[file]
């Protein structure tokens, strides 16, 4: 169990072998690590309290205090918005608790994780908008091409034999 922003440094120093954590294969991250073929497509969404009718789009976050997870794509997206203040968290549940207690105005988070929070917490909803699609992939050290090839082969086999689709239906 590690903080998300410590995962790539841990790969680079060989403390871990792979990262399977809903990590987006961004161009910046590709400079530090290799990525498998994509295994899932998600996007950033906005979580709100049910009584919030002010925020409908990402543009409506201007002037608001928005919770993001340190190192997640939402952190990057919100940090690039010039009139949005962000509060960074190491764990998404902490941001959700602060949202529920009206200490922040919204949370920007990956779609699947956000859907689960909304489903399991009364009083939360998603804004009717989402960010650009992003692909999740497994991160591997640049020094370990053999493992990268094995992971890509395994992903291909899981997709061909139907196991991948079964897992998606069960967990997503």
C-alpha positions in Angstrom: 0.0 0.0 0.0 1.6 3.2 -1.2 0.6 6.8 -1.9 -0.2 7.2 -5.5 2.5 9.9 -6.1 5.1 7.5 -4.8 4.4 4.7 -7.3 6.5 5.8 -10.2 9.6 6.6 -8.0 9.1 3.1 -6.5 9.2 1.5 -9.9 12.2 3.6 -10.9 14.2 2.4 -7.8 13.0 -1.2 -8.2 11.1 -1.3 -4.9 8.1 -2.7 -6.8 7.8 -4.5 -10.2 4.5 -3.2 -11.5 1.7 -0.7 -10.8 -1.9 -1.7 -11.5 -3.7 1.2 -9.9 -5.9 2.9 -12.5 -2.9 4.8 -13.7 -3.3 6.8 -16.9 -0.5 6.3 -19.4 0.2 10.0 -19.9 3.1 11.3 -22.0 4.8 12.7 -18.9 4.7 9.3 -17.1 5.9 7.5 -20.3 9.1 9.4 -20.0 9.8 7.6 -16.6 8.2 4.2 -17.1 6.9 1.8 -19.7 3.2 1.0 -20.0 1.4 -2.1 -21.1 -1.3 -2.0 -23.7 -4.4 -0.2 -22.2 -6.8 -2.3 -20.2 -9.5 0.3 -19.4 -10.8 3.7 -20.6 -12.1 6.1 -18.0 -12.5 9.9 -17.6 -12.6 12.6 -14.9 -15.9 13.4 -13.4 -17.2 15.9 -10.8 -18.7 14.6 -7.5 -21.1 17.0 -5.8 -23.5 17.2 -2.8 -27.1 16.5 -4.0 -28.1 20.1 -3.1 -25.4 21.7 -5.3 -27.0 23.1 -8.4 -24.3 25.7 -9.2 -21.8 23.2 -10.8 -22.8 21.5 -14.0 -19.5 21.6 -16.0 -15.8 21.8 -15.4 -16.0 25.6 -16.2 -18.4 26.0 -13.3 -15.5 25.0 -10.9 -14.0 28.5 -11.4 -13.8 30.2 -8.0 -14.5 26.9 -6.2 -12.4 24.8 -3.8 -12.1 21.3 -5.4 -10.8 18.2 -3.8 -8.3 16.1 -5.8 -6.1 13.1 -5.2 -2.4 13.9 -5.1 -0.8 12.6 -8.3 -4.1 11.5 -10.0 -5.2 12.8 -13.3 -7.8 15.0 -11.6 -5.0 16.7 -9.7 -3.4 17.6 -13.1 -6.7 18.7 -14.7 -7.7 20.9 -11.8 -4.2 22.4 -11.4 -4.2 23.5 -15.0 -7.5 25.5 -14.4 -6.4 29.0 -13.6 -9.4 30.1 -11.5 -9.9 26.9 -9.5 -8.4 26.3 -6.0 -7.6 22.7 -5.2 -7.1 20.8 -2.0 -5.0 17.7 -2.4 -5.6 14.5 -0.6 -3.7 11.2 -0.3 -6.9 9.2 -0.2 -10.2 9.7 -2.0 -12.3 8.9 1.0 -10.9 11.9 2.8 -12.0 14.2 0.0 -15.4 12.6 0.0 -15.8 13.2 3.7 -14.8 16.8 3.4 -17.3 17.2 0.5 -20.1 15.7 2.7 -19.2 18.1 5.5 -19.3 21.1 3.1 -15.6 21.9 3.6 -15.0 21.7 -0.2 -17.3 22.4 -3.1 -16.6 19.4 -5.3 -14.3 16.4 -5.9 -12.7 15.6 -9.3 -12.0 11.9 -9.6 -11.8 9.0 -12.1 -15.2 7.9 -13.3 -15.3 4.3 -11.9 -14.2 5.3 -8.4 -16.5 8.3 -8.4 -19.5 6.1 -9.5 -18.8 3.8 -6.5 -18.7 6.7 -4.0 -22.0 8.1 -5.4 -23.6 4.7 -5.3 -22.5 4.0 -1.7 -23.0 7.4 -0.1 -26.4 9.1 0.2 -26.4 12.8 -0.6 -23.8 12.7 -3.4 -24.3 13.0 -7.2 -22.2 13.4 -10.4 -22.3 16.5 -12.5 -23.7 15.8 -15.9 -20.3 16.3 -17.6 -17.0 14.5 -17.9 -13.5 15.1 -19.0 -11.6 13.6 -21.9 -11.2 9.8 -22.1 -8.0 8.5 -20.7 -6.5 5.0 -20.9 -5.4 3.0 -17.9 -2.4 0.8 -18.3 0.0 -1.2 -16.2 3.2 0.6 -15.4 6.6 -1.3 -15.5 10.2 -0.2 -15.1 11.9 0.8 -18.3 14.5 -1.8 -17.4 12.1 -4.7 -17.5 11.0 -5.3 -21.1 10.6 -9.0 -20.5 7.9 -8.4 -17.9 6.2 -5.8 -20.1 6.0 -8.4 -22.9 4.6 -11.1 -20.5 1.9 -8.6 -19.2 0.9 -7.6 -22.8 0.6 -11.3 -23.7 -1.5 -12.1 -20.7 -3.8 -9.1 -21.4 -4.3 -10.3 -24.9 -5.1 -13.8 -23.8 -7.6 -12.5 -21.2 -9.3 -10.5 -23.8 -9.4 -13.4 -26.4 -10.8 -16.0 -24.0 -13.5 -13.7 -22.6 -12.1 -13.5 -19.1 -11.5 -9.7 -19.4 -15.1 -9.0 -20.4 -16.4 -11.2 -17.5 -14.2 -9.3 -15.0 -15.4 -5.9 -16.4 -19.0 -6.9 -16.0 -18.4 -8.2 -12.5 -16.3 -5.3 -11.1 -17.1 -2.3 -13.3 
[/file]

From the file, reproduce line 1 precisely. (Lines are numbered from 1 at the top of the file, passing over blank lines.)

């Protein structure tokens, strides 16, 4: 169990072998690590309290205090918005608790994780908008091409034999 922003440094120093954590294969991250073929497509969404009718789009976050997870794509997206203040968290549940207690105005988070929070917490909803699609992939050290090839082969086999689709239906 590690903080998300410590995962790539841990790969680079060989403390871990792979990262399977809903990590987006961004161009910046590709400079530090290799990525498998994509295994899932998600996007950033906005979580709100049910009584919030002010925020409908990402543009409506201007002037608001928005919770993001340190190192997640939402952190990057919100940090690039010039009139949005962000509060960074190491764990998404902490941001959700602060949202529920009206200490922040919204949370920007990956779609699947956000859907689960909304489903399991009364009083939360998603804004009717989402960010650009992003692909999740497994991160591997640049020094370990053999493992990268094995992971890509395994992903291909899981997709061909139907196991991948079964897992998606069960967990997503």